The evolution to ESG includes a broader research process into companies’ businesses. “You’re going to look at the financial returns of a company and not pay any attention to the governance?” says Rob Thomas. His firm, Social (K), in Springfield, Massachusetts, is a consultant and “matchmaker” of sorts in the industry bringing ESG-screened investment options to DC retirement plans and advisers for 10 years-plus. “You can come up with examples all day long for the value of the ‘E’ and the ‘S.’ It just makes sense that more due diligence will lead to better returns.” (My italics!)
“We state that we are growing wealth responsibly, not that we are creating a more promising future for the world,” says Joe Sinha, chief marketing officer at Parnassus Investments, a $26 billion investment manager, located in San Francisco, that has followed ESG criteria since 1984. “We were founded on the belief that you can invest on your values and still beat the stock market. That calls for a 360-degree, holistic view of enterprise values.” About 20% of the firm’s assets are invested for retirement plans, but, Sinha points out, “Many of our clients are with us for our fundamental investing and not for the ESG.”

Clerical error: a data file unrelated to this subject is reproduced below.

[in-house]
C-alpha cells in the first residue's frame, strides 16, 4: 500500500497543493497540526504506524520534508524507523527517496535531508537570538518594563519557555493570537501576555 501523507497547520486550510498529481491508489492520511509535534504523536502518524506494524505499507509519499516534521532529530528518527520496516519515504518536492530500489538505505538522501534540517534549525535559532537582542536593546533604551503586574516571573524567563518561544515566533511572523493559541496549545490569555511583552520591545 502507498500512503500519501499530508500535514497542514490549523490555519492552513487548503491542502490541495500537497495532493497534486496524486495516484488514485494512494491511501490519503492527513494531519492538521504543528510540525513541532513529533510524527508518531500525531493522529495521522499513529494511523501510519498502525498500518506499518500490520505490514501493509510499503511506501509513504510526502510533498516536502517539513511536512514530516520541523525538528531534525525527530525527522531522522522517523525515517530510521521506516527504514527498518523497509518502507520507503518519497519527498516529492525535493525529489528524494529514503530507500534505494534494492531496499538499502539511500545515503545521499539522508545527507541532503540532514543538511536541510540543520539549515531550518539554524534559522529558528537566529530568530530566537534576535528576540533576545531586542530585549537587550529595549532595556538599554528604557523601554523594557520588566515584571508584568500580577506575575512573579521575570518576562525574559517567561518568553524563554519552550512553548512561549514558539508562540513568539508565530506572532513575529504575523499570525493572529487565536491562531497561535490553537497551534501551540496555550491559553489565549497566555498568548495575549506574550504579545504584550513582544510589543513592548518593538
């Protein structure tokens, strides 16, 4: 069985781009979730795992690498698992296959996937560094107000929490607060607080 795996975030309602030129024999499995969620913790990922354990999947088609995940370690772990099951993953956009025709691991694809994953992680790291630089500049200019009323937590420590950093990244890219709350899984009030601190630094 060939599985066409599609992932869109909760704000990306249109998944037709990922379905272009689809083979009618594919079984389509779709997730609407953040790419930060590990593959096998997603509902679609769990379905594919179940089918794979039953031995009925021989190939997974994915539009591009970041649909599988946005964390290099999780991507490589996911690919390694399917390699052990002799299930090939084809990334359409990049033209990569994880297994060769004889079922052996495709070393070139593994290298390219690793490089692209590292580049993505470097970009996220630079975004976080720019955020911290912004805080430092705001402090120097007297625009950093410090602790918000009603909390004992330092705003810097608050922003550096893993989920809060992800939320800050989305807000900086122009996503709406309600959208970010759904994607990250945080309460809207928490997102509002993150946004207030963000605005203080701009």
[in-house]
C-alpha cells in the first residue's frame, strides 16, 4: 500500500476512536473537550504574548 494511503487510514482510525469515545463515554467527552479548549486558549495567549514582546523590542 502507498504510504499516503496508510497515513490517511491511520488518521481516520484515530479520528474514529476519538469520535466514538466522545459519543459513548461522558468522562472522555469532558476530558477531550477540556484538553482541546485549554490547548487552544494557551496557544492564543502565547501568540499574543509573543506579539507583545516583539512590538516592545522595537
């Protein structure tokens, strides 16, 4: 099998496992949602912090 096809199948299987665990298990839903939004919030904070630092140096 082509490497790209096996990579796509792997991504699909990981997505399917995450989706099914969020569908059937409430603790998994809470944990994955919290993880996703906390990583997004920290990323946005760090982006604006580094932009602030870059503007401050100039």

Natixis Investment Managers, in Boston, introduced an ESG-themed target-date-fund (TDF) series in 2017. “ESG is part of every decision in the TDF range,” explains Ed Farrington, head of retirement strategies. “To construct a diversified glide path over a 60-year time frame, we take a broad view of ESG, covering large and small equities as well as fixed income.” Natixis affiliates manage the various sleeves, and passive strategies are applied in areas hard to access such as the emerging markets.
Even when portfolios are tied to market indexes, managers can act on ESG principles. State Street Global Advisors (SSgA) manages roughly $179 billion in funds, but as an index manager the firm is often beholden to the methodology of core indexes, sticking to the companies included and their portfolio weightings. But even when portfolios are tied to market indexes, managers can act on ESG principles. “We’re able to do the ‘G,’” says Greg Porteous, head of defined contribution intermediary strategy, in Boston. “We spend a lot of time on governance and withhold our votes where companies aren’t assembling diverse boards of directors.”